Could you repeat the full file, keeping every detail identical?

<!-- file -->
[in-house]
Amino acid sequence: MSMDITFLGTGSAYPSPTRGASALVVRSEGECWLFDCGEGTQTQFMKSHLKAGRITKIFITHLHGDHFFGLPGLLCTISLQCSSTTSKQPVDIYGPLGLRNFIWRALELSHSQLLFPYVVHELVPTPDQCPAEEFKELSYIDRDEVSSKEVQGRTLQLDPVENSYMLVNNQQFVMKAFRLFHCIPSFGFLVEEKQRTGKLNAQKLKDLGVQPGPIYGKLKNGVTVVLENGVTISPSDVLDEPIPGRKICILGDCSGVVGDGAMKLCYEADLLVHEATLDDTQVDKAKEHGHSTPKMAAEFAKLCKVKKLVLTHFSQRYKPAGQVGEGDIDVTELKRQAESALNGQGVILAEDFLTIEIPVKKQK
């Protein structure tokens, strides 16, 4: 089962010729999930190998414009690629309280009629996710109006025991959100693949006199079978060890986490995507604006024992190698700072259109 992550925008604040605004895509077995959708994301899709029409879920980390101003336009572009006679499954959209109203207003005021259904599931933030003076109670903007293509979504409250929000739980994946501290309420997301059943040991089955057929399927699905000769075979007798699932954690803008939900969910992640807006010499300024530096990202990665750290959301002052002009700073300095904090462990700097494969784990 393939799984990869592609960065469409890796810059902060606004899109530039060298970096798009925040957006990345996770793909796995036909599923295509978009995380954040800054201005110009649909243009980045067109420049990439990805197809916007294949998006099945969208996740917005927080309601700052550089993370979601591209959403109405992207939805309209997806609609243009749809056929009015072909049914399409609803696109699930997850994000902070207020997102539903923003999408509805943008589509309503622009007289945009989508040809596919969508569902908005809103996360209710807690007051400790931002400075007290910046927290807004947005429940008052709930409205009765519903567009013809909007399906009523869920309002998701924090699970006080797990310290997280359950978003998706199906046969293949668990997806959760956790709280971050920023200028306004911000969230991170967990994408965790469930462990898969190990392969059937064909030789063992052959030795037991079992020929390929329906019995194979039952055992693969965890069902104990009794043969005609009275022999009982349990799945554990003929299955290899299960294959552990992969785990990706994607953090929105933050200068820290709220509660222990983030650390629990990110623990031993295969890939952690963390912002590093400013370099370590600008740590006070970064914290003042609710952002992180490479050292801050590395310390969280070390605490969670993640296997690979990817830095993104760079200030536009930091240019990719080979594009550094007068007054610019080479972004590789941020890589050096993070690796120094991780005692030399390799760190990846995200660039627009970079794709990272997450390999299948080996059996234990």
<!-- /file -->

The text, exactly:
[in-house]
Amino acid sequence: MSMDITFLGTGSAYPSPTRGASALVVRSEGECWLFDCGEGTQTQFMKSHLKAGRITKIFITHLHGDHFFGLPGLLCTISLQCSSTTSKQPVDIYGPLGLRNFIWRALELSHSQLLFPYVVHELVPTPDQCPAEEFKELSYIDRDEVSSKEVQGRTLQLDPVENSYMLVNNQQFVMKAFRLFHCIPSFGFLVEEKQRTGKLNAQKLKDLGVQPGPIYGKLKNGVTVVLENGVTISPSDVLDEPIPGRKICILGDCSGVVGDGAMKLCYEADLLVHEATLDDTQVDKAKEHGHSTPKMAAEFAKLCKVKKLVLTHFSQRYKPAGQVGEGDIDVTELKRQAESALNGQGVILAEDFLTIEIPVKKQK
């Protein structure tokens, strides 16, 4: 089962010729999930190998414009690629309280009629996710109006025991959100693949006199079978060890986490995507604006024992190698700072259109 992550925008604040605004895509077995959708994301899709029409879920980390101003336009572009006679499954959209109203207003005021259904599931933030003076109670903007293509979504409250929000739980994946501290309420997301059943040991089955057929399927699905000769075979007798699932954690803008939900969910992640807006010499300024530096990202990665750290959301002052002009700073300095904090462990700097494969784990 393939799984990869592609960065469409890796810059902060606004899109530039060298970096798009925040957006990345996770793909796995036909599923295509978009995380954040800054201005110009649909243009980045067109420049990439990805197809916007294949998006099945969208996740917005927080309601700052550089993370979601591209959403109405992207939805309209997806609609243009749809056929009015072909049914399409609803696109699930997850994000902070207020997102539903923003999408509805943008589509309503622009007289945009989508040809596919969508569902908005809103996360209710807690007051400790931002400075007290910046927290807004947005429940008052709930409205009765519903567009013809909007399906009523869920309002998701924090699970006080797990310290997280359950978003998706199906046969293949668990997806959760956790709280971050920023200028306004911000969230991170967990994408965790469930462990898969190990392969059937064909030789063992052959030795037991079992020929390929329906019995194979039952055992693969965890069902104990009794043969005609009275022999009982349990799945554990003929299955290899299960294959552990992969785990990706994607953090929105933050200068820290709220509660222990983030650390629990990110623990031993295969890939952690963390912002590093400013370099370590600008740590006070970064914290003042609710952002992180490479050292801050590395310390969280070390605490969670993640296997690979990817830095993104760079200030536009930091240019990719080979594009550094007068007054610019080479972004590789941020890589050096993070690796120094991780005692030399390799760190990846995200660039627009970079794709990272997450390999299948080996059996234990």